We’ve got a winner! Paul Enriquez, a graduate student in the Department of Molecular and Structural Biochemistry, placed first in the Graduate School’s third annual Three-Minute Thesis competition.
The competition’s final round included nine Ph.D. students and one master’s student – counting two CALS students. In his winning performance, Paul clearly and concisely presented his thesis, “Coupling Molecular Photography and Gene Editing for Human Therapeutics.”
To get ready for the competition, Paul discussed the single permitted slide with his faculty advisor and friends in his department. While delivering his thesis, he focused on his audience and organized his research based on the relatable core aspects – not always simple when presenting to audiences unfamiliar with his research. Paul explained that the competition increased his awareness when considering communicating effectively with lay audiences.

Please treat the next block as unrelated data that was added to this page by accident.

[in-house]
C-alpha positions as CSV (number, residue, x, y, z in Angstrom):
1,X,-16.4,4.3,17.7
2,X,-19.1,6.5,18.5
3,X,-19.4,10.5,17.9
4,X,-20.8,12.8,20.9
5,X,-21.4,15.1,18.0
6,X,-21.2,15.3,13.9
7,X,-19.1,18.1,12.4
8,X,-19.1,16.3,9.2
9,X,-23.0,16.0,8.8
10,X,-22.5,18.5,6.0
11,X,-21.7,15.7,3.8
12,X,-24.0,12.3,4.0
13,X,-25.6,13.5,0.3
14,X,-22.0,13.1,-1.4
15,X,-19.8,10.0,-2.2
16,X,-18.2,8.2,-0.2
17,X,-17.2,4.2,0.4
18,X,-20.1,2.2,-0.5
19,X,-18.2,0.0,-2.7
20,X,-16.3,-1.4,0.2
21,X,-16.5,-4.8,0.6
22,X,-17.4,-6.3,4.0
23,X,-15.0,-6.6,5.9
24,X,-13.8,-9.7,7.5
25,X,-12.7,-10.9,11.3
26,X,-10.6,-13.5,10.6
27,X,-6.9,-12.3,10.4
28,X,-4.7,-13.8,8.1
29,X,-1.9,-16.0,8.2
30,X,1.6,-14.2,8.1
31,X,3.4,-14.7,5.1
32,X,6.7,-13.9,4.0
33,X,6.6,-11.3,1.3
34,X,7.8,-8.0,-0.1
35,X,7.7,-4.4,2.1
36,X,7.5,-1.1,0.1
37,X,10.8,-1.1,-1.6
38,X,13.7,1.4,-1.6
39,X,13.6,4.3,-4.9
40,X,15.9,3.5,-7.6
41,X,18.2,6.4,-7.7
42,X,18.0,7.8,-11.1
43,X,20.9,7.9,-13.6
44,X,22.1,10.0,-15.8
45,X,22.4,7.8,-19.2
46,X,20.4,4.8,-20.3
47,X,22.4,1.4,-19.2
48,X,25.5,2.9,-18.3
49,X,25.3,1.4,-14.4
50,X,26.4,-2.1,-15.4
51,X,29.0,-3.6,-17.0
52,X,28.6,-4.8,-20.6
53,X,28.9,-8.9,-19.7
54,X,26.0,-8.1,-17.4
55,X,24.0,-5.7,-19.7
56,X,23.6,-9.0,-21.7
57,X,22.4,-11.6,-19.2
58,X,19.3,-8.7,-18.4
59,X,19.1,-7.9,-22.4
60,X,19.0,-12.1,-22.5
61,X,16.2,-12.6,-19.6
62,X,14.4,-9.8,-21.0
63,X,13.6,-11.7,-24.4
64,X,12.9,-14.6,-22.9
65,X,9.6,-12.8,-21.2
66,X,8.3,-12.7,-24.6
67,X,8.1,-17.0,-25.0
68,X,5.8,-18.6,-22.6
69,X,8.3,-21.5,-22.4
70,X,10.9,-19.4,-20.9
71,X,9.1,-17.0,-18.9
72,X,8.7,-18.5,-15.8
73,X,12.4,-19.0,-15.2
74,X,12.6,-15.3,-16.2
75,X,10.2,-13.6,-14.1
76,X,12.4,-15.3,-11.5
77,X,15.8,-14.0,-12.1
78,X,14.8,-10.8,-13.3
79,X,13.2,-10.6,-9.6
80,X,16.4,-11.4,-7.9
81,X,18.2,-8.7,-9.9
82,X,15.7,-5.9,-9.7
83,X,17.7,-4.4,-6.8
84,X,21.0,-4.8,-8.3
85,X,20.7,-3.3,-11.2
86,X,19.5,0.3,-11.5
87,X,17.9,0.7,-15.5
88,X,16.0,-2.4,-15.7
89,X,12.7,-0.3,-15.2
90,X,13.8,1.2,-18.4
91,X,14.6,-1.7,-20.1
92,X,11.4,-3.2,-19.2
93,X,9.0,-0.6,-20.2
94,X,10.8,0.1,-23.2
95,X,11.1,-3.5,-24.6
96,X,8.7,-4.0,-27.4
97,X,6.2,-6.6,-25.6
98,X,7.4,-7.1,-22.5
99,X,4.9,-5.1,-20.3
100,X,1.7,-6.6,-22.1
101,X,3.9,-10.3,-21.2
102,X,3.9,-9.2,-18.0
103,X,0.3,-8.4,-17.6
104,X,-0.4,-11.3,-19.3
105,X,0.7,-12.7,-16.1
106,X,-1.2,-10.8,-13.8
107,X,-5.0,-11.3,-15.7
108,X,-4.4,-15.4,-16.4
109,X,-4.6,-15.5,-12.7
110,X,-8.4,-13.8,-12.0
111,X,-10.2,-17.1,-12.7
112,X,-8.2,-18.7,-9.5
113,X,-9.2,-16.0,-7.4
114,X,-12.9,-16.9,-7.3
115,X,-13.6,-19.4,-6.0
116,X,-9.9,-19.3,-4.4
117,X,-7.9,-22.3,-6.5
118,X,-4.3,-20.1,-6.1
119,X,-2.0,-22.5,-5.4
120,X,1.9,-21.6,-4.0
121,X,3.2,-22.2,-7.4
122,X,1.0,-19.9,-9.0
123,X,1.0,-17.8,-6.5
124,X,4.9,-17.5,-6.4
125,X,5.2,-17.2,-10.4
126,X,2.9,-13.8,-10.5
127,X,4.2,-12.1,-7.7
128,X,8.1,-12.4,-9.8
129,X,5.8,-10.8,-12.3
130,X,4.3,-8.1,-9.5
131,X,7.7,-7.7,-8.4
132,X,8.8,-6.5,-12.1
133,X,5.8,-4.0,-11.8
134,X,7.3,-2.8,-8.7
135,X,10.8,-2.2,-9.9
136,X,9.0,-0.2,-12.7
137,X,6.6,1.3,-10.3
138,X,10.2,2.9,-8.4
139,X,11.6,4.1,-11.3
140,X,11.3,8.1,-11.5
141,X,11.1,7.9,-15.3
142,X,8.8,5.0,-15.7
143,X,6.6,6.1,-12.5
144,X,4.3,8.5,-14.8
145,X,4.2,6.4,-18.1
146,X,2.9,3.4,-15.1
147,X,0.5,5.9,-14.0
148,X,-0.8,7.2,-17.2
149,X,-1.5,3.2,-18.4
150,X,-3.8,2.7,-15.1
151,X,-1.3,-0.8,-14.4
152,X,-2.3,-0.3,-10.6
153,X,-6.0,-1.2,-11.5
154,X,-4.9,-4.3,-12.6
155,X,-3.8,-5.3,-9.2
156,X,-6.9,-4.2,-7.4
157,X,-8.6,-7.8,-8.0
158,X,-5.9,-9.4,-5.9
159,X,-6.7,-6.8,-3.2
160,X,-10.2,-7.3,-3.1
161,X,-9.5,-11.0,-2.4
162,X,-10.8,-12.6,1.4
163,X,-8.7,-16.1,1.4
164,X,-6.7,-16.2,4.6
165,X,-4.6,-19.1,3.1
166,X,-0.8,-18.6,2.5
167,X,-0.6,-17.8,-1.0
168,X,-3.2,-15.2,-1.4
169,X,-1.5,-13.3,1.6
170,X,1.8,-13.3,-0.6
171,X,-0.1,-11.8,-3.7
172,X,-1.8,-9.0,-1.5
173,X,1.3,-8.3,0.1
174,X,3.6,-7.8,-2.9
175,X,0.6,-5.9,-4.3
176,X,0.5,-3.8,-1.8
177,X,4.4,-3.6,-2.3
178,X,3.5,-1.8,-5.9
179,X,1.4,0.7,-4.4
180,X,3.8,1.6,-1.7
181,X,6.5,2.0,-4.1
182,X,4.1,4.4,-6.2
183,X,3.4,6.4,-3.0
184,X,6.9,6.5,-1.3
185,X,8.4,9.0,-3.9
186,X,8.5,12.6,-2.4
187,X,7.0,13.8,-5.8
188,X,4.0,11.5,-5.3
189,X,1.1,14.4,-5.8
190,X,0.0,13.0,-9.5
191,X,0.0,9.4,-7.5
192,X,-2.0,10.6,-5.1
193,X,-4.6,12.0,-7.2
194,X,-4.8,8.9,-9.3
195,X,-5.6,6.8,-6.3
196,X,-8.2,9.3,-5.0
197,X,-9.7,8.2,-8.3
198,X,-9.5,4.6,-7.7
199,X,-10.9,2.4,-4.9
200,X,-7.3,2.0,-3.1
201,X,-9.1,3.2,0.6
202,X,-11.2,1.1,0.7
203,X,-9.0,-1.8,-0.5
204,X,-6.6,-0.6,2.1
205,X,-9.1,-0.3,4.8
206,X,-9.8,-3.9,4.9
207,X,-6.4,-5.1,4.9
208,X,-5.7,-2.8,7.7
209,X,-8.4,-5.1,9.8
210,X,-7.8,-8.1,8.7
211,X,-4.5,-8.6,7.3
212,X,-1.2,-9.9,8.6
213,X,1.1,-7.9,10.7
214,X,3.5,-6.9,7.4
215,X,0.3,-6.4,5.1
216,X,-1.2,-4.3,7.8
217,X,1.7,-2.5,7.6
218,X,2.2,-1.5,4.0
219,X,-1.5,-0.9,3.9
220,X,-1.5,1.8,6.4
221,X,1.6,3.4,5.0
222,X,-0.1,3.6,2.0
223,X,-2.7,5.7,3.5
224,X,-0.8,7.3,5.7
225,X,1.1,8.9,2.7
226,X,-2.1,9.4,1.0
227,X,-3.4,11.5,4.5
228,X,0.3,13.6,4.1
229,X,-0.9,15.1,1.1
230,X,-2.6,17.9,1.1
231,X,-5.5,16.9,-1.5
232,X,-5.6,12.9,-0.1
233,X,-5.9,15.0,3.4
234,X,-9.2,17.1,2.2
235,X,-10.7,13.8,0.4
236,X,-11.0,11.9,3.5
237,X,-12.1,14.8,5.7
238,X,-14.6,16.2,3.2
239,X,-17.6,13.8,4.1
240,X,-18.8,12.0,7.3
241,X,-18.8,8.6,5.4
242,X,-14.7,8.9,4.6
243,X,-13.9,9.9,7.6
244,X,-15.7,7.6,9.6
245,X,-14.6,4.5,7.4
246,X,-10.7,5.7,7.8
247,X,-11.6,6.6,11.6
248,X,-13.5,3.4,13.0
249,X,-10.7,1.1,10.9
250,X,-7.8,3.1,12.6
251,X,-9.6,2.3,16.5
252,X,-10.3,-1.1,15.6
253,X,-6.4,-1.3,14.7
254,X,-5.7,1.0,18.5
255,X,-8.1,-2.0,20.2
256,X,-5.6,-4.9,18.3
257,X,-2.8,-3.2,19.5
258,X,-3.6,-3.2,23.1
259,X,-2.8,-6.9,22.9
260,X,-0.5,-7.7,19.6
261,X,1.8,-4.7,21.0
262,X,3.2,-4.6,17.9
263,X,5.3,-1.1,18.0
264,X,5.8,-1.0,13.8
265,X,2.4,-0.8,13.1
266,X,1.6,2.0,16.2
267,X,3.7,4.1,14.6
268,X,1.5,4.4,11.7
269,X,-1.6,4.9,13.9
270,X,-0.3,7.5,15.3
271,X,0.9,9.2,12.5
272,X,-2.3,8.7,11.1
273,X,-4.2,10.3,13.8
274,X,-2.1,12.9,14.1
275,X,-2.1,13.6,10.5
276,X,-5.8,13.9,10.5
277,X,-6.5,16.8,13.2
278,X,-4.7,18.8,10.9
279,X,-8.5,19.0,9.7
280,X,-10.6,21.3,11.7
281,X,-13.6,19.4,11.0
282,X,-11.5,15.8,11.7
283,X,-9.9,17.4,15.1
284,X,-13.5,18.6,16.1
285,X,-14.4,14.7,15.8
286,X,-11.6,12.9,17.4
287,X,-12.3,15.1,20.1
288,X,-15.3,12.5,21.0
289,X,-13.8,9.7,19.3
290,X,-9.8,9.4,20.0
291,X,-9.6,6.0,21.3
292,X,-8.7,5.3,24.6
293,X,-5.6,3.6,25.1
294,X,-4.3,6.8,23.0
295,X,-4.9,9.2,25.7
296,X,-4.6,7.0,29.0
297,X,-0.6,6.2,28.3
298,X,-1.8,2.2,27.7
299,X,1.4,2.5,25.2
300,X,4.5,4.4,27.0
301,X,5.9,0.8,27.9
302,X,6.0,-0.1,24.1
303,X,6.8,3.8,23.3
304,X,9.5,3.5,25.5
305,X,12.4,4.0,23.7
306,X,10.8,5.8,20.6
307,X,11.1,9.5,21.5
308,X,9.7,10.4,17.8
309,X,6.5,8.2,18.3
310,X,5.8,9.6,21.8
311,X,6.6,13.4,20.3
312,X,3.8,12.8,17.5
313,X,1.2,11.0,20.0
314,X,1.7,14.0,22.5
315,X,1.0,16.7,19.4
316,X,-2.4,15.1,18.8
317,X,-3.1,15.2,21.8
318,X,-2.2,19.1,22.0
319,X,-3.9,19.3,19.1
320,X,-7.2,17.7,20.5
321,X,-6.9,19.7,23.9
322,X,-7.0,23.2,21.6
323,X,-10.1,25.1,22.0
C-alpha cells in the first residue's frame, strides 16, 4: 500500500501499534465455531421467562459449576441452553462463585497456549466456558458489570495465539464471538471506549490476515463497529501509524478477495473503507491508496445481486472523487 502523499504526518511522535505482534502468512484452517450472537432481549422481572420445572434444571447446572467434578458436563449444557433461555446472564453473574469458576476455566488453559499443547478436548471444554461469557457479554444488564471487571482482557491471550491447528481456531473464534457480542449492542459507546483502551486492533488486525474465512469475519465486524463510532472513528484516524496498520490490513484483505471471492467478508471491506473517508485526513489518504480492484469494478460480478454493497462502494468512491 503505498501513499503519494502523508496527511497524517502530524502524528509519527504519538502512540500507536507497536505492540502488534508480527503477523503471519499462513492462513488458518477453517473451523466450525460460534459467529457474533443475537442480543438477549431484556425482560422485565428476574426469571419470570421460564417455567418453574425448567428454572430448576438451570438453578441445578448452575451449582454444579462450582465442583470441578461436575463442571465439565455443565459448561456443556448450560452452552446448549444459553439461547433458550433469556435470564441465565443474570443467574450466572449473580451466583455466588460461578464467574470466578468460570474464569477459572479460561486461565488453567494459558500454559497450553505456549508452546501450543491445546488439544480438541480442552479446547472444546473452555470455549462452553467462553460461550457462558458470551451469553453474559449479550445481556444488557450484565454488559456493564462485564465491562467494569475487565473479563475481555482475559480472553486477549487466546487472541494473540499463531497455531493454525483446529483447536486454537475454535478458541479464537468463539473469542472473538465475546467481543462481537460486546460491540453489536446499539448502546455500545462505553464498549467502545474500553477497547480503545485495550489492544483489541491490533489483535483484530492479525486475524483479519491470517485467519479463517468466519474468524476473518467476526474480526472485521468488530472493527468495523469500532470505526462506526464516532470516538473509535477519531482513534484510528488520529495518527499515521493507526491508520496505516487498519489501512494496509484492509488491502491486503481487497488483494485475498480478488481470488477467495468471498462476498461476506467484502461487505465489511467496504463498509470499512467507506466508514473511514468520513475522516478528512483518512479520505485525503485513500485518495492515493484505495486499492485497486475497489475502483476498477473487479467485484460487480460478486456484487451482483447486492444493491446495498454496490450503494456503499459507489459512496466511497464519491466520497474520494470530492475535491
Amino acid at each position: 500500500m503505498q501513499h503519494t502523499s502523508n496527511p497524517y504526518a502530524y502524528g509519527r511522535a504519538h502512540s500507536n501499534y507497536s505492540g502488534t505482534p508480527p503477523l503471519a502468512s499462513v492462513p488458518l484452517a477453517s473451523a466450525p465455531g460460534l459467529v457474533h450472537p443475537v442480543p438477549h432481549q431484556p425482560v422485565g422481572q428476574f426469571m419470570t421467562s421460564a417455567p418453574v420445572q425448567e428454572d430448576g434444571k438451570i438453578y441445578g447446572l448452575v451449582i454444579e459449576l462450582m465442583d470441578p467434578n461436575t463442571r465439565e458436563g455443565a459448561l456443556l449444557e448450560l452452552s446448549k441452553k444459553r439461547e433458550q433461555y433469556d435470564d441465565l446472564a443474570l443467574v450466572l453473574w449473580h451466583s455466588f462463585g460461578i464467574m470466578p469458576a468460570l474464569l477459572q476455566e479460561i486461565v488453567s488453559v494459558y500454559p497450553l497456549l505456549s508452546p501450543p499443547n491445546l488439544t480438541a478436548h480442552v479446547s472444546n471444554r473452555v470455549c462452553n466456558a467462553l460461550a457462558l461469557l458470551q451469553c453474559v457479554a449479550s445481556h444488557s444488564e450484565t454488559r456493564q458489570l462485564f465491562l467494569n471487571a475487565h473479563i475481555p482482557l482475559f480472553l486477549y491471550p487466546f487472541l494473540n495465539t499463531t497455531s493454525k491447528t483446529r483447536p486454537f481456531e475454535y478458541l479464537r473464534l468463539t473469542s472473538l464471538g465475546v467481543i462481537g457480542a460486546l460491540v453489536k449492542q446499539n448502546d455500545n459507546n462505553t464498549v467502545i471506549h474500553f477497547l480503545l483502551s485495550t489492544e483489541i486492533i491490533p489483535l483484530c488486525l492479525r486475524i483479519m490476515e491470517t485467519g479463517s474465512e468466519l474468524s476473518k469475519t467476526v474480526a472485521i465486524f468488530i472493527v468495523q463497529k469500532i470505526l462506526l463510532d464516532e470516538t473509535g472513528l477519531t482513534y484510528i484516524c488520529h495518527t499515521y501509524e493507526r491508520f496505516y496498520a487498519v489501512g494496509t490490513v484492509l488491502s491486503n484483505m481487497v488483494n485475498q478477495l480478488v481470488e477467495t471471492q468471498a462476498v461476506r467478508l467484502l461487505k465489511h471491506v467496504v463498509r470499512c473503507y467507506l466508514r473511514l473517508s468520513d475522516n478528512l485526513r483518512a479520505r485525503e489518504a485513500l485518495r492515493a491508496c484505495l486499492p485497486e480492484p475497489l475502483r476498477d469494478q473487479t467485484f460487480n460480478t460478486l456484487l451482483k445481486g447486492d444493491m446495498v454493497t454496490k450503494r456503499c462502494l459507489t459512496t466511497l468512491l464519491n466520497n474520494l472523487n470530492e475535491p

As a CRISPR-based gene editing researcher, Paul investigates the role that epigenetic factors play in development and disease. Analyzing these results takes time, but they are likely to reveal important insights applicable to embryonic development and human therapeutics.
In his other projects Paul is focusing on the intersection of science, law and policy relating to genome editing technologies. He shared, “Scientists have an inherent duty to engage law and policy makers, as well as people from all walks of life, in order to communicate the significance of their research.”
Congratulations to Paul on running the Three-Minute Thesis gauntlet.